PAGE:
Hi again folks.

I've had this TIME thing stuck in my head for years and I've no real idea how I should deal with it. So I thought I might find some sort of release for it now among people who would understand where I am coming from. So here goes.

We as humans have embraced this time frame we live in by year in the form of B.C. and A.D.

I despise this form because it pretty much centers around a stupid story and now the whole world depicts AGE by those very constraints.

What's anyone's opinion on this or do you think I'm just being silly?

I'm often wondering what the year actually is, and how it could, or subsequently should be properly represented in our modern world.

After all we know it's really not 2012 as such.

I dunno...rip away at me if you must. I can take it. However I'd much prefer intelligent input. LOL.

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What is also weird in the extreme are the facts that we use Roman gods for month names, and Norse gods for day names. How does that happen?

Maybe this will interest you - it seems to be an explanation of the segments of time we label - I skimmed and didn't find the 'why' though.

I recall, as a kid in elementary school, wondering why Wednesday had a silent "d" in it, but now, I realize that that is because it was originally, "Woden's Day," just as Thursday is "Thor's Day," and Friday is "Fria's Day" - poor, naughty Loki didn't get a day, maybe that's what he's so pissed about.

Of course, Saturday is named after Saturn, Sunday after Sol, and Monday, after the moon (even in Spanish, "Lunes" is named after Luna). Tuesday is also Norse, named after "Tiw," the Norse god of single combat.

But as to why four out of seven days are named after Norse mythology, I can't say, anymore than I can you why Istanbul was Constantinople, now it's Istanbul, not Constantinople, been a long time gone, old Constantinople - why did Constantinople get the works? That's nobody's business but the Turks --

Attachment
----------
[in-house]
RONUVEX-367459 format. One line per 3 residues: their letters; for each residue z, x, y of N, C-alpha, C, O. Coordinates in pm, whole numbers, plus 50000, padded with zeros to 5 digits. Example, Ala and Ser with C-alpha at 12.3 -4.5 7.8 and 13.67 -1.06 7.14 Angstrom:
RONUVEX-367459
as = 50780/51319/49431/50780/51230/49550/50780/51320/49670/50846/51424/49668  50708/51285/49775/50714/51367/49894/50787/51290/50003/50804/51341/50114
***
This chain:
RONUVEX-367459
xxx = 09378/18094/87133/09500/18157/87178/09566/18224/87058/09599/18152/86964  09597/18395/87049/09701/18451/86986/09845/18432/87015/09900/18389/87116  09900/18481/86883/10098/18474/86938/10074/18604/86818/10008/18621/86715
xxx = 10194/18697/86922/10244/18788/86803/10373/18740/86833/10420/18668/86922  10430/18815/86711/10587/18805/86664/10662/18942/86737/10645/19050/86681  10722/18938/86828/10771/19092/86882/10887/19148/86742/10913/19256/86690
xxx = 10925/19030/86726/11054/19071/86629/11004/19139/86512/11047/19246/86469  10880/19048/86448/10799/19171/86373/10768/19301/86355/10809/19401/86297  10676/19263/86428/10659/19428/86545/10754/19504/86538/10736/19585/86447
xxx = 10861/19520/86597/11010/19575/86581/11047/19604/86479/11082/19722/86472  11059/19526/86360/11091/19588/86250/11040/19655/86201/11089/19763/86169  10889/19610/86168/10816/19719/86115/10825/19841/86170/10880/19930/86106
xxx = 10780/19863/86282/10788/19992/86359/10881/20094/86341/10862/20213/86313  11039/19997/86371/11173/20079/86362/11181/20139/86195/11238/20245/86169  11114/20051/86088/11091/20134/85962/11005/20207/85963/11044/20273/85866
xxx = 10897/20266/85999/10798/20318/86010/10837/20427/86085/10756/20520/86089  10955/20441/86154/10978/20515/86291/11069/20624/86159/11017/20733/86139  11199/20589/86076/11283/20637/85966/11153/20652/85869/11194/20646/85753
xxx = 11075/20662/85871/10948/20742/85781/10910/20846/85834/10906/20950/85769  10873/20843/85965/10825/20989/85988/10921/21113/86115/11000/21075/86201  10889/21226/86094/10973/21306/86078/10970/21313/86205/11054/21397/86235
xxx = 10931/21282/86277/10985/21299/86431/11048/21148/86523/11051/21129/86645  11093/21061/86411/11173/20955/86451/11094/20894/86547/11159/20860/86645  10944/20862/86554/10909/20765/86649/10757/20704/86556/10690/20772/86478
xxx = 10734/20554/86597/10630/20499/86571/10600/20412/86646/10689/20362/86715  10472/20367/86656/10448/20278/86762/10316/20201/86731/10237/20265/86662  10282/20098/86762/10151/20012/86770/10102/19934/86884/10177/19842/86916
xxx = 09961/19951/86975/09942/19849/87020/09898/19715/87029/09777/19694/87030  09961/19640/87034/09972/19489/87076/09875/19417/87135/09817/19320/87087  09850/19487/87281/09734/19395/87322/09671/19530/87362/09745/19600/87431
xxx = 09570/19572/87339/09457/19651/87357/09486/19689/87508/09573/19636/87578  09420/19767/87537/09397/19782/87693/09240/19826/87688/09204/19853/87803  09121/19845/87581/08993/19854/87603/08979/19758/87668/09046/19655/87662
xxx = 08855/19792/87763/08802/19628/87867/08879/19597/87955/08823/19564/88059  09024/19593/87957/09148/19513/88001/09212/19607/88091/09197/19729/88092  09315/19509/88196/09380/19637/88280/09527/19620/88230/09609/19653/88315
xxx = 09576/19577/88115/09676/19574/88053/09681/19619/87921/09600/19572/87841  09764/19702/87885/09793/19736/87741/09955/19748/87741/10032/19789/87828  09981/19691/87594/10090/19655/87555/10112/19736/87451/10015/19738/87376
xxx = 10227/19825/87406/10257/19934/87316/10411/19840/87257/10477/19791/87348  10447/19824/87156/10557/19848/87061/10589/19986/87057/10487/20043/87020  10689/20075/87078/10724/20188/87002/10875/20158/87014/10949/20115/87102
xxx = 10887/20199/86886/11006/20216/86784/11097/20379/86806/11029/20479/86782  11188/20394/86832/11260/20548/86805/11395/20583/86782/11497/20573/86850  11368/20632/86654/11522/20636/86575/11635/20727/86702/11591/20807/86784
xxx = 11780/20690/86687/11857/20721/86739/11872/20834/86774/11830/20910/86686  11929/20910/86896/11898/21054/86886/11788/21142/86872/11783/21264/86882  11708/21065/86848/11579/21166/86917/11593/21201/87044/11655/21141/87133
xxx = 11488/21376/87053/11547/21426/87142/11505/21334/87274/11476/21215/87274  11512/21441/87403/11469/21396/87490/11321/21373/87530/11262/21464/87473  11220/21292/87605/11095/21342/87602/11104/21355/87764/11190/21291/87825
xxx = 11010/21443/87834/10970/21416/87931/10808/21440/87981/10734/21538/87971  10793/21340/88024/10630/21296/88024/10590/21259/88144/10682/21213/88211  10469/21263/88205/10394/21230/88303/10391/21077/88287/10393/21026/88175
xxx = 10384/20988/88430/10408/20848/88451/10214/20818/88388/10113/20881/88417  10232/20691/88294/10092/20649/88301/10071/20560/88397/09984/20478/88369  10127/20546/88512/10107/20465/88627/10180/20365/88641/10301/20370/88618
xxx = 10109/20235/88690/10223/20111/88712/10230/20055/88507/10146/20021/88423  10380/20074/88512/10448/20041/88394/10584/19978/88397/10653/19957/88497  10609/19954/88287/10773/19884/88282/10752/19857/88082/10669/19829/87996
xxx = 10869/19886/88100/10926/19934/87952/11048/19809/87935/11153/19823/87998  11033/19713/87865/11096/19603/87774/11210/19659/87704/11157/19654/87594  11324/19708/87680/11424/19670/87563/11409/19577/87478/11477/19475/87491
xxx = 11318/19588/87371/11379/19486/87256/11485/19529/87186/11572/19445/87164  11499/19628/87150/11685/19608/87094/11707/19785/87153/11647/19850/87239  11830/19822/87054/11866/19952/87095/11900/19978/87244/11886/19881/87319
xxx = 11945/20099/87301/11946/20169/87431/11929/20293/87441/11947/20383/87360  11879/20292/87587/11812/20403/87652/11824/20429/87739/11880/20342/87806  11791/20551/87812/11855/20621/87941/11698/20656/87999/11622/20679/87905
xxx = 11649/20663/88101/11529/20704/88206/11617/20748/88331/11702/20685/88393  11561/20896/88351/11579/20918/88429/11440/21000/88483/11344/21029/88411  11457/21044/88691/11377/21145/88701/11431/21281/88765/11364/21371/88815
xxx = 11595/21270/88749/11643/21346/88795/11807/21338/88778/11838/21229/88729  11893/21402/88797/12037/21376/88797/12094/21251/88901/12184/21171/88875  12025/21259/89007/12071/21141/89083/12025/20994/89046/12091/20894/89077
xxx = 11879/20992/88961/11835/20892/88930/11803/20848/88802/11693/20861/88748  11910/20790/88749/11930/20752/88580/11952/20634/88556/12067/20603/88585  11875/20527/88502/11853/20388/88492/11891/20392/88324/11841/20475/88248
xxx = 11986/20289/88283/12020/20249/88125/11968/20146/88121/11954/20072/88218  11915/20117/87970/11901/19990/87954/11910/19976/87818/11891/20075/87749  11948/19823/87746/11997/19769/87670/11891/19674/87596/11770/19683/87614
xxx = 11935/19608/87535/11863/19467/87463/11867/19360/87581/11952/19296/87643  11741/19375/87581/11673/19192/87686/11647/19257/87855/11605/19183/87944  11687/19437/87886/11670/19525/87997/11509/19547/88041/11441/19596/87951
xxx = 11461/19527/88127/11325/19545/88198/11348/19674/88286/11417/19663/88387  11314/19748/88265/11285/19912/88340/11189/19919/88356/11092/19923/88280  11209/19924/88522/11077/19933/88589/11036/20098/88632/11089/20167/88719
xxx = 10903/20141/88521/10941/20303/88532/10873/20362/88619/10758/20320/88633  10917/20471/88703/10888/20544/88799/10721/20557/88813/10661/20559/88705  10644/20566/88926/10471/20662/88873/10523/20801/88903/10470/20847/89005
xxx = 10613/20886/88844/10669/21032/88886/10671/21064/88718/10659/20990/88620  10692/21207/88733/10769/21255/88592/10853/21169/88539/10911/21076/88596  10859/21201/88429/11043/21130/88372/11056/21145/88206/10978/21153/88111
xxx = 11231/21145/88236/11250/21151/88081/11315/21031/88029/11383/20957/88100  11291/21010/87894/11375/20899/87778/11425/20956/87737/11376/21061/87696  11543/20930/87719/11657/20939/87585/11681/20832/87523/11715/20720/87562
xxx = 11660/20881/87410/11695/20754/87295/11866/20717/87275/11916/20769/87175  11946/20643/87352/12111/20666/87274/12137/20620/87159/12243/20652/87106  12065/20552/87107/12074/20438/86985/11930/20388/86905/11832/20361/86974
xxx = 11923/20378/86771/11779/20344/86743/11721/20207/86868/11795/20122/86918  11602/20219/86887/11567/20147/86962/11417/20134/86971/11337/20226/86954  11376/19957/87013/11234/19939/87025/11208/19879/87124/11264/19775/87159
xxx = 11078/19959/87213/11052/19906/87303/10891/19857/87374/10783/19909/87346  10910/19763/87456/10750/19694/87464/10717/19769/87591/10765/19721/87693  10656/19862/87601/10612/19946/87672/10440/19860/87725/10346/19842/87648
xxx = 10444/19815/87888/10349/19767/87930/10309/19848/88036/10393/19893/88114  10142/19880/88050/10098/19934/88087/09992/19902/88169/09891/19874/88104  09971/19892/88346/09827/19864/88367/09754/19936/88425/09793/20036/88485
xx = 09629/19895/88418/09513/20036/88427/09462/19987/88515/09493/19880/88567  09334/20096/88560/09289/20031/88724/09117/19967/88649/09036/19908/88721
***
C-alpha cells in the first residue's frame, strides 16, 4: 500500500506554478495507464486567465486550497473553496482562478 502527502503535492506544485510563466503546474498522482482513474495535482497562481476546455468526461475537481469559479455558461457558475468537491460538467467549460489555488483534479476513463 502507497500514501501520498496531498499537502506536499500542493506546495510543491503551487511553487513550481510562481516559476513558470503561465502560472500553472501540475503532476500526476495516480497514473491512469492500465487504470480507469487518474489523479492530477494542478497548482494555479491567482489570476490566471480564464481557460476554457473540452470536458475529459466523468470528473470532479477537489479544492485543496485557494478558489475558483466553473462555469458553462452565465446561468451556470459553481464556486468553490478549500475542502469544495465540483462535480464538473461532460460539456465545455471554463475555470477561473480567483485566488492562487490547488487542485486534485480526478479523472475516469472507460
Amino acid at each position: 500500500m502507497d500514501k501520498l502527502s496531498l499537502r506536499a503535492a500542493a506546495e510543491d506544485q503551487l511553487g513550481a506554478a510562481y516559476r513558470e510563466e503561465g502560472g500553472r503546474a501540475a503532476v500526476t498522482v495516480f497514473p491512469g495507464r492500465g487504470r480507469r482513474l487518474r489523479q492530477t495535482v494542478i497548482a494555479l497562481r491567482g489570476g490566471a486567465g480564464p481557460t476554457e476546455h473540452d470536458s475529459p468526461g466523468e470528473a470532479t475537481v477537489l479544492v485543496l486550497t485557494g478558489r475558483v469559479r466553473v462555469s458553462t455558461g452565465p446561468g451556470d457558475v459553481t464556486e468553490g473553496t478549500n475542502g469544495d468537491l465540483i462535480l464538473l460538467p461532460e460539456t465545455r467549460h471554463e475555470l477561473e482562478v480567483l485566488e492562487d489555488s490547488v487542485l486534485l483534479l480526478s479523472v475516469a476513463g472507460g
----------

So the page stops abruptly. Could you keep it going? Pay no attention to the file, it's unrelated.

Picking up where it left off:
WAIT... You don't pronounce the "d" in "Wednesday"? Next you'll be telling me you don't pronounce the "g" "foreign" or the "p" in "pneumonia"!!!

No, just the "d" in "Wednesday," everything else, knock yourself out - please!

The Roman month Februarius was named after the Latin term februum, which means purification, via the purification ritual Februa held on February 15 (full moon) in the old lunar Roman calendar.

There is a whole wiki page devoted to explaining February, chuckles.  Here!

Maybe that's because it's "February" --

There's only one "y" in February.

But the "y" is substituted for the "r." Feb-roo-ary becomes Feb-yoo-ary. I'm one of the minority who actually pronounces the month strictly phonetically as it is spelled. I used to say Wed-nez-day but gave up after a while. That one is so far gone there's no point.

I say Wedn'sday still, but not because I believe it is correct; I just like thinking of Odin when I say it.

There is a limit to persistence in writing versus pronunciation, naturally. Gloucester is 'Gloster', Lieutenant is 'leftenant', and Worcestershire sauce is 'wo*mumble* sauce' ('cause there is no god damn way it's 'wuustərsher' or 'wuustər').

and featheringstonehaugh is 'fanshaw'.   No, seriously!

Holo - "library" is another of those --

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